You’ve worked hard your whole life. You and your spouse saved for a down payment on a house and filled it with furniture, trinkets, and memories. You have vehicles parked in the garage and pictures hung on the walls. But what happens to all of your stuff now that you’ve filed for divorce?
How are property and debts divided at divorce?
Division of property (and debt) does not necessarily mean a physical division. Rather, the court may award each spouse a percentage of the total value of the property. Each spouse will get personal property, assets, and debts whose worth adds up to his or her percentage.
Wisconsin is a community property state. This means that most property is equally owned by both spouses. As a general rule, things that were purchased or financed during the marriage fall into the community property category regardless of whom did the purchasing. There are some instances where something just belongs to just one spouse, however.
How do we distinguish between community and non-community property?
Very generally, here are the rules for determining what’s community property and what isn’t:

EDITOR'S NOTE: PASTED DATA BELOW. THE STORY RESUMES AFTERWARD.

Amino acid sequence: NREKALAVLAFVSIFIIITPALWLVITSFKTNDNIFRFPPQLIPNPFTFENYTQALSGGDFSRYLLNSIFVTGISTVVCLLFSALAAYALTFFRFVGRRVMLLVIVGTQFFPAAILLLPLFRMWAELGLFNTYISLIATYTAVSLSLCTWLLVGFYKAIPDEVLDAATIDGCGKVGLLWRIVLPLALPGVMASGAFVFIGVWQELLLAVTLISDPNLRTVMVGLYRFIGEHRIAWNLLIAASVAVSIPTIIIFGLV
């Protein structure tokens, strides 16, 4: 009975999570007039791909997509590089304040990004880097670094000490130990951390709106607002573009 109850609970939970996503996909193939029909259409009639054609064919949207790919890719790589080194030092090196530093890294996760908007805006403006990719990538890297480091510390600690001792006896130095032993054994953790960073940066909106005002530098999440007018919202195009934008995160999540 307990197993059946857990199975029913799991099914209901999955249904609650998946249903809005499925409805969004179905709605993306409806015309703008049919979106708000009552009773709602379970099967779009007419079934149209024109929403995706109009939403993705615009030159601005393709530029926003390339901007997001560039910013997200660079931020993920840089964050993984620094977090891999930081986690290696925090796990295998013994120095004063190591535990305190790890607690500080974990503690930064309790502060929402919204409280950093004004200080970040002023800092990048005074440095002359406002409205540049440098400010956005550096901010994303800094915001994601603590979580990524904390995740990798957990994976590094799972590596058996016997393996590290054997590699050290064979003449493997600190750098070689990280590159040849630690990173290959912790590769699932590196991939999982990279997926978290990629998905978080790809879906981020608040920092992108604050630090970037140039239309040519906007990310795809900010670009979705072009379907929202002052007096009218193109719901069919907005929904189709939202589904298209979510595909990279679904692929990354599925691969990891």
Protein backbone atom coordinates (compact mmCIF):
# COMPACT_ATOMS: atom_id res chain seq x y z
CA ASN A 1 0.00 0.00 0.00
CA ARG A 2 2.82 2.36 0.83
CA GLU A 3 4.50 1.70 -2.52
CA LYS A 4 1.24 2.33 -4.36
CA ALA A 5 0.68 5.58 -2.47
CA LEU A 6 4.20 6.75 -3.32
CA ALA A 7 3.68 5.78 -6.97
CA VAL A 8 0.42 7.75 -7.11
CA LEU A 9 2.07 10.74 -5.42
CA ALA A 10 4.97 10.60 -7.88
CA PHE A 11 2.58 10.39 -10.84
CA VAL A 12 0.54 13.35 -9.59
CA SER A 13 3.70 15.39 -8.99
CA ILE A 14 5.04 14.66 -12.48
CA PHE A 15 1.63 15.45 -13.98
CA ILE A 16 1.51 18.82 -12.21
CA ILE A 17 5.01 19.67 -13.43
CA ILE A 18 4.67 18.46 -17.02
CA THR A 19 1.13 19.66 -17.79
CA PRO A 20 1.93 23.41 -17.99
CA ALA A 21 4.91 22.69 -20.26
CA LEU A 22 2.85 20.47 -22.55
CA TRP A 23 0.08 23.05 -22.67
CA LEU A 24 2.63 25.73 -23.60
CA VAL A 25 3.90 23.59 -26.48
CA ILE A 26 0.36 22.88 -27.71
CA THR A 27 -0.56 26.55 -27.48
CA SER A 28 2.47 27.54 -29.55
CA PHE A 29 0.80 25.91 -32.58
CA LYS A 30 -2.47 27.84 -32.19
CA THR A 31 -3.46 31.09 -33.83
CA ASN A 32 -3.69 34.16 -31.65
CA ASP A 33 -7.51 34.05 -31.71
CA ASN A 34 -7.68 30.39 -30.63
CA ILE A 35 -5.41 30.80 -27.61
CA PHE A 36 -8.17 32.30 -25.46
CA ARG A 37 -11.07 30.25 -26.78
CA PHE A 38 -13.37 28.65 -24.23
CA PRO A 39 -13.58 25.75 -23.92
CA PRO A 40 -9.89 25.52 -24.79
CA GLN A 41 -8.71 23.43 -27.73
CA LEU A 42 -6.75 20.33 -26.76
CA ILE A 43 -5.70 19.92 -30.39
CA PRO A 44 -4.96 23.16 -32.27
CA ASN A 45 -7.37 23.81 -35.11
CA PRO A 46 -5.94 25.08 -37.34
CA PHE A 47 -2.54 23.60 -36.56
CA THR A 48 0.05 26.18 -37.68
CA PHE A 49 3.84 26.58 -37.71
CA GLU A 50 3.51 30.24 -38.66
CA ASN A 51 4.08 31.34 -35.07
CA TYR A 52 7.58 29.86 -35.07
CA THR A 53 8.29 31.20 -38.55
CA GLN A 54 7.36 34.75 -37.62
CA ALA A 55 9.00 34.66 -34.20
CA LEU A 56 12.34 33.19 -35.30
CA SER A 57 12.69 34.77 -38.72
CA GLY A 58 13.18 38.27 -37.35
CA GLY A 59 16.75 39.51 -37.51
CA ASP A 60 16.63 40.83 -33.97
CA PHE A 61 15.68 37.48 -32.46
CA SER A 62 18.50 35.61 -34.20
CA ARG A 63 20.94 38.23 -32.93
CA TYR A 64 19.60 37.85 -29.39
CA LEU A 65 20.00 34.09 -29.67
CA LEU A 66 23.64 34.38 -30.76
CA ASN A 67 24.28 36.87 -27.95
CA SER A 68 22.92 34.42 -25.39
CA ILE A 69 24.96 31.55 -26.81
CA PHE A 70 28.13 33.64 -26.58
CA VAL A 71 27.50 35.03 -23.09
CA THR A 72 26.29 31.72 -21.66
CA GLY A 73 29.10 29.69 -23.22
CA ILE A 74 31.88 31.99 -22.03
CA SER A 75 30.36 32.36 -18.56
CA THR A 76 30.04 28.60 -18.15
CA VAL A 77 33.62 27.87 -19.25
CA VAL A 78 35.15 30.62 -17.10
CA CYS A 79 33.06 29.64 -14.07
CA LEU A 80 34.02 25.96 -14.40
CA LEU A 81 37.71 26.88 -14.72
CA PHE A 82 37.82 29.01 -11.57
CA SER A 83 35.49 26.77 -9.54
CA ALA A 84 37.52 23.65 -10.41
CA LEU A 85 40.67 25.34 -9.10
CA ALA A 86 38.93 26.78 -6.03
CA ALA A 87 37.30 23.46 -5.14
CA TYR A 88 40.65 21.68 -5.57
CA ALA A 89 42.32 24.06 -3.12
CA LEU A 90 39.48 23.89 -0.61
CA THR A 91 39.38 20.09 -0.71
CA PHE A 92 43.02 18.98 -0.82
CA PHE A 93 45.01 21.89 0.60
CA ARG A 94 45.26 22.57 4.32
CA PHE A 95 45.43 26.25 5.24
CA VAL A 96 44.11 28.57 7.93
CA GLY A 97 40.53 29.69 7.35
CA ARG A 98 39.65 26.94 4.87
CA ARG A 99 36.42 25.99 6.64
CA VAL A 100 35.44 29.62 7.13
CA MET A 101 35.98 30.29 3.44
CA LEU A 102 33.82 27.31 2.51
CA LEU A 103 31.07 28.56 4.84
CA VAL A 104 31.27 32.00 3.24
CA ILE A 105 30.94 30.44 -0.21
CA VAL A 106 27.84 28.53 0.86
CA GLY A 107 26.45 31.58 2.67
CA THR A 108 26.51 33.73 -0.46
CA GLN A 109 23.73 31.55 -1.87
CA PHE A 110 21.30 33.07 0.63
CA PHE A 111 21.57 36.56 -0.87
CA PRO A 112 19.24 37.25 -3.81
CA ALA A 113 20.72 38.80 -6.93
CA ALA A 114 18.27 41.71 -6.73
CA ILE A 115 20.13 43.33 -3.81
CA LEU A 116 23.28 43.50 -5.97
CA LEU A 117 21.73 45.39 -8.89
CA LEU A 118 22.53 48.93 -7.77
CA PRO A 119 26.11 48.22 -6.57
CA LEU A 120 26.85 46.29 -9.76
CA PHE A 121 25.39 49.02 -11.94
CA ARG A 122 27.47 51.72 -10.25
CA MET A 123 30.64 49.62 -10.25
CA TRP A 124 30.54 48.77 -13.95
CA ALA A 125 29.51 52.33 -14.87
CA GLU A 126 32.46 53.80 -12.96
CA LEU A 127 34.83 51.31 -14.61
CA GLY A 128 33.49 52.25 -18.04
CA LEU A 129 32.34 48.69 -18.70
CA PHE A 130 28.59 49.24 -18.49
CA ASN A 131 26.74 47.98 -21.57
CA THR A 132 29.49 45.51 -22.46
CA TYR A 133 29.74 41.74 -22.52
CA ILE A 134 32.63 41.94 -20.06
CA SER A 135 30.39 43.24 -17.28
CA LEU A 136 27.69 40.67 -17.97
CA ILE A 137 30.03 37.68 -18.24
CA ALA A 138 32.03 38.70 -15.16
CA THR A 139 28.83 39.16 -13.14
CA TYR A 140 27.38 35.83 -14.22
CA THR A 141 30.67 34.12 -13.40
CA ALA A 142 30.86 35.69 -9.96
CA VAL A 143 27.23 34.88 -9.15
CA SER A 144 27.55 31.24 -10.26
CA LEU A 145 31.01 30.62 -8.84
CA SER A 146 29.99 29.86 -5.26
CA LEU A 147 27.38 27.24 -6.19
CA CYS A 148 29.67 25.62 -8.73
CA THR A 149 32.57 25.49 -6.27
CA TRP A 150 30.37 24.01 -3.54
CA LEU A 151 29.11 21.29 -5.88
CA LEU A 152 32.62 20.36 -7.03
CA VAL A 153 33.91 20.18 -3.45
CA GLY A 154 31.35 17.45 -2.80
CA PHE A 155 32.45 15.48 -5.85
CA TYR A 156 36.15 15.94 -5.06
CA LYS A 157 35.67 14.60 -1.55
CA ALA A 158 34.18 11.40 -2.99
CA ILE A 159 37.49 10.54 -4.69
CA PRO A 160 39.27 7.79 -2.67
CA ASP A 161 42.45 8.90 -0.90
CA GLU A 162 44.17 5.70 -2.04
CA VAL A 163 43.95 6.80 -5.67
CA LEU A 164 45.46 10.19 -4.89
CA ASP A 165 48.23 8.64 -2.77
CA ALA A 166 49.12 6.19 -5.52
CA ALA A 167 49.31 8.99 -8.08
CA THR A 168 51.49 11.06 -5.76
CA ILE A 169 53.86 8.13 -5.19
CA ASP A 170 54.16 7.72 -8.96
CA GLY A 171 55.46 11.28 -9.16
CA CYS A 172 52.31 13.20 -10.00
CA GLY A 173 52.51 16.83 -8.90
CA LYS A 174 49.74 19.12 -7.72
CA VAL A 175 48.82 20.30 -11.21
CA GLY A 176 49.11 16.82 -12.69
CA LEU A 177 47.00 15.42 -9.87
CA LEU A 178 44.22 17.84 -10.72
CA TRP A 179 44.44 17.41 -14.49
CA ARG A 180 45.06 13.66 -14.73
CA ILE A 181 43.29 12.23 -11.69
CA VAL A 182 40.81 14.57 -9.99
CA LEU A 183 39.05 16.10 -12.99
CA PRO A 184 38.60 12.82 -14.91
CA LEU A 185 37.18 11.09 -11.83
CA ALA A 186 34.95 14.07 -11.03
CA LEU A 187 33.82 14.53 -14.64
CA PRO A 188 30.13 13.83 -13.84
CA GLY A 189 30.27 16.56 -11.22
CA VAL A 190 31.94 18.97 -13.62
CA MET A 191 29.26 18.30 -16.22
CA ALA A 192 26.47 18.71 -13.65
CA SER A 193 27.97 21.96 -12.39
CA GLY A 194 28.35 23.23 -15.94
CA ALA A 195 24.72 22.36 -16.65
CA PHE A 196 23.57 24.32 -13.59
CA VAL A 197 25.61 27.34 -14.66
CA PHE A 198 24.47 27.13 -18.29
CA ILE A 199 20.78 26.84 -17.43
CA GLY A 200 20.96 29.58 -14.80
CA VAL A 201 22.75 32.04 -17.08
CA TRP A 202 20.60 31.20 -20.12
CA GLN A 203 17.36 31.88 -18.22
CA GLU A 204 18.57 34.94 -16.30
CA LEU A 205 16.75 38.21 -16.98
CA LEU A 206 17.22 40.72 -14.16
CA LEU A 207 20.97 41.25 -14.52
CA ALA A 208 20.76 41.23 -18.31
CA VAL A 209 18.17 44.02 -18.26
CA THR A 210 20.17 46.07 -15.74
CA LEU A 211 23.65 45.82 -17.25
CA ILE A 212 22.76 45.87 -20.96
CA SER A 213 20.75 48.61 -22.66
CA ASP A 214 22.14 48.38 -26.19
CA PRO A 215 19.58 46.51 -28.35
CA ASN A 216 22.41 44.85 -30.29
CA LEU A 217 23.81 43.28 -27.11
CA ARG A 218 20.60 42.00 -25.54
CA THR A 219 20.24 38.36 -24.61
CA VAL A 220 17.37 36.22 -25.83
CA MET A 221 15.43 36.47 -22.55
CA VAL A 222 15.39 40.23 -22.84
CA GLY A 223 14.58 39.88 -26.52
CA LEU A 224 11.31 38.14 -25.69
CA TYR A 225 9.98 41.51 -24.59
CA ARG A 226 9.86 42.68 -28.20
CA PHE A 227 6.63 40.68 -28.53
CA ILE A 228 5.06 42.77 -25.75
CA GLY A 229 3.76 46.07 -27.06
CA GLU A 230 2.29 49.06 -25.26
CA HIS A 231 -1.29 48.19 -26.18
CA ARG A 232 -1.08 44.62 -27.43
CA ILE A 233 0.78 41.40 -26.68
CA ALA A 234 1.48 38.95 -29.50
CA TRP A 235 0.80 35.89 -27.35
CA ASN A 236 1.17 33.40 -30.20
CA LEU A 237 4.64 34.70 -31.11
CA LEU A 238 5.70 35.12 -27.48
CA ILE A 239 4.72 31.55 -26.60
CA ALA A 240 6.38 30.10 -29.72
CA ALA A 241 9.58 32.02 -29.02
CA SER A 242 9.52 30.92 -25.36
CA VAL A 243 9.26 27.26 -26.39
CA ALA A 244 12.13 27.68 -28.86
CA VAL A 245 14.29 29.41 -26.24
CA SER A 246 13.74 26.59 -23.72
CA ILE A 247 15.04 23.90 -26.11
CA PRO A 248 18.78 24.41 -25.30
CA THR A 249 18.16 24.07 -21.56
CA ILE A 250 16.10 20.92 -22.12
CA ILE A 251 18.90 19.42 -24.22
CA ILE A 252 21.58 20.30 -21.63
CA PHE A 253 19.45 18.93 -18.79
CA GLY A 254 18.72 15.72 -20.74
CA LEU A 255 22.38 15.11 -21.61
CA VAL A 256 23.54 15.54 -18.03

- Community property includes all earnings during marriage and everything acquired with those earnings. All debts incurred during marriage, unless the creditor was specifically looking to the separate property of one spouse for payment, are community property debts.
- Separate property of one spouse includes gifts and inheritances given just to that spouse, personal injury awards received by that spouse, and the proceeds of a pension that vested before marriage. Property purchased with the separate funds of a spouse remain that spouse’s separate property. A business owned by one spouse before the marriage remains his or her separate property during the marriage, although a portion of it may be considered community property if the business increased in value during the marriage or both spouses worked at it.
Need help securing your belongings? Call GCW.
GCW Lawyers is a team of compassionate and experienced Wisconsin attorneys who have helped clients over the years to navigate the complicated arena of family law and property division. Contact our family law attorneys at GCW today for a free consultation.